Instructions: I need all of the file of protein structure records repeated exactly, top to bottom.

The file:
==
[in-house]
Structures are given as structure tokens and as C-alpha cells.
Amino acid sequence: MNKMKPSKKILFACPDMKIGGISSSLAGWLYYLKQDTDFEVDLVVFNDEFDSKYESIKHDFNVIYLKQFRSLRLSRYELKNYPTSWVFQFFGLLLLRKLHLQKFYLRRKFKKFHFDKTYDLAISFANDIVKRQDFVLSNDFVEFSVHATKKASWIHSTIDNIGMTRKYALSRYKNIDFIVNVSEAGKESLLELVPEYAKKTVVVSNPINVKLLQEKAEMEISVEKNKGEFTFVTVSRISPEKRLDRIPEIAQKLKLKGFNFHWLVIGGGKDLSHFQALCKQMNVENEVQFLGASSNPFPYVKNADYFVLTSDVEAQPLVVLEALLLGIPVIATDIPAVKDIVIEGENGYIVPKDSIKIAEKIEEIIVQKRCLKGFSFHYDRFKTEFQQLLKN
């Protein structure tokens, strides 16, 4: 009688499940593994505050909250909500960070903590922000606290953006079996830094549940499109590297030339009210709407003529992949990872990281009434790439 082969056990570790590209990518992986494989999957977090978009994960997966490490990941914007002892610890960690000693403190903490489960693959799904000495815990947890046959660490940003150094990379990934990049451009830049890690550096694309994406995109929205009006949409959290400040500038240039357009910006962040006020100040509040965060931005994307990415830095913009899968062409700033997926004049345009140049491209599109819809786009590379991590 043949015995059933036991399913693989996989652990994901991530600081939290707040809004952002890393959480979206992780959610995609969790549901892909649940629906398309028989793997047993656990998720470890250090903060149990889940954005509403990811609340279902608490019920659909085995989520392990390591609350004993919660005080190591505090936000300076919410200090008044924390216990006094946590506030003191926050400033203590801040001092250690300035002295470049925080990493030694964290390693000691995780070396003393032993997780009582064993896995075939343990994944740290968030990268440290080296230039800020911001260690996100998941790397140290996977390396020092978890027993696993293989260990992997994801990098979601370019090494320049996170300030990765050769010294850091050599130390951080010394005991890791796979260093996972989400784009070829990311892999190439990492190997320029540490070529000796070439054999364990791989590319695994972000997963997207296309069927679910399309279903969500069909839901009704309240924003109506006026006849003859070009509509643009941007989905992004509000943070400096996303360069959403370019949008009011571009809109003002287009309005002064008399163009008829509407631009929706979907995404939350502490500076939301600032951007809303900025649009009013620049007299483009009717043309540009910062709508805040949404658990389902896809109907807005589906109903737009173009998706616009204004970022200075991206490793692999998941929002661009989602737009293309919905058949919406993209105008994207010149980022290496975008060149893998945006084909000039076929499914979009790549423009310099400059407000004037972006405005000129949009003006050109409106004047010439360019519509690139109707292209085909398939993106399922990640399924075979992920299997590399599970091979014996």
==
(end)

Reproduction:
[in-house]
Structures are given as structure tokens and as C-alpha cells.
Amino acid sequence: MNKMKPSKKILFACPDMKIGGISSSLAGWLYYLKQDTDFEVDLVVFNDEFDSKYESIKHDFNVIYLKQFRSLRLSRYELKNYPTSWVFQFFGLLLLRKLHLQKFYLRRKFKKFHFDKTYDLAISFANDIVKRQDFVLSNDFVEFSVHATKKASWIHSTIDNIGMTRKYALSRYKNIDFIVNVSEAGKESLLELVPEYAKKTVVVSNPINVKLLQEKAEMEISVEKNKGEFTFVTVSRISPEKRLDRIPEIAQKLKLKGFNFHWLVIGGGKDLSHFQALCKQMNVENEVQFLGASSNPFPYVKNADYFVLTSDVEAQPLVVLEALLLGIPVIATDIPAVKDIVIEGENGYIVPKDSIKIAEKIEEIIVQKRCLKGFSFHYDRFKTEFQQLLKN
């Protein structure tokens, strides 16, 4: 009688499940593994505050909250909500960070903590922000606290953006079996830094549940499109590297030339009210709407003529992949990872990281009434790439 082969056990570790590209990518992986494989999957977090978009994960997966490490990941914007002892610890960690000693403190903490489960693959799904000495815990947890046959660490940003150094990379990934990049451009830049890690550096694309994406995109929205009006949409959290400040500038240039357009910006962040006020100040509040965060931005994307990415830095913009899968062409700033997926004049345009140049491209599109819809786009590379991590 043949015995059933036991399913693989996989652990994901991530600081939290707040809004952002890393959480979206992780959610995609969790549901892909649940629906398309028989793997047993656990998720470890250090903060149990889940954005509403990811609340279902608490019920659909085995989520392990390591609350004993919660005080190591505090936000300076919410200090008044924390216990006094946590506030003191926050400033203590801040001092250690300035002295470049925080990493030694964290390693000691995780070396003393032993997780009582064993896995075939343990994944740290968030990268440290080296230039800020911001260690996100998941790397140290996977390396020092978890027993696993293989260990992997994801990098979601370019090494320049996170300030990765050769010294850091050599130390951080010394005991890791796979260093996972989400784009070829990311892999190439990492190997320029540490070529000796070439054999364990791989590319695994972000997963997207296309069927679910399309279903969500069909839901009704309240924003109506006026006849003859070009509509643009941007989905992004509000943070400096996303360069959403370019949008009011571009809109003002287009309005002064008399163009008829509407631009929706979907995404939350502490500076939301600032951007809303900025649009009013620049007299483009009717043309540009910062709508805040949404658990389902896809109907807005589906109903737009173009998706616009204004970022200075991206490793692999998941929002661009989602737009293309919905058949919406993209105008994207010149980022290496975008060149893998945006084909000039076929499914979009790549423009310099400059407000004037972006405005000129949009003006050109409106004047010439360019519509690139109707292209085909398939993106399922990640399924075979992920299997590399599970091979014996």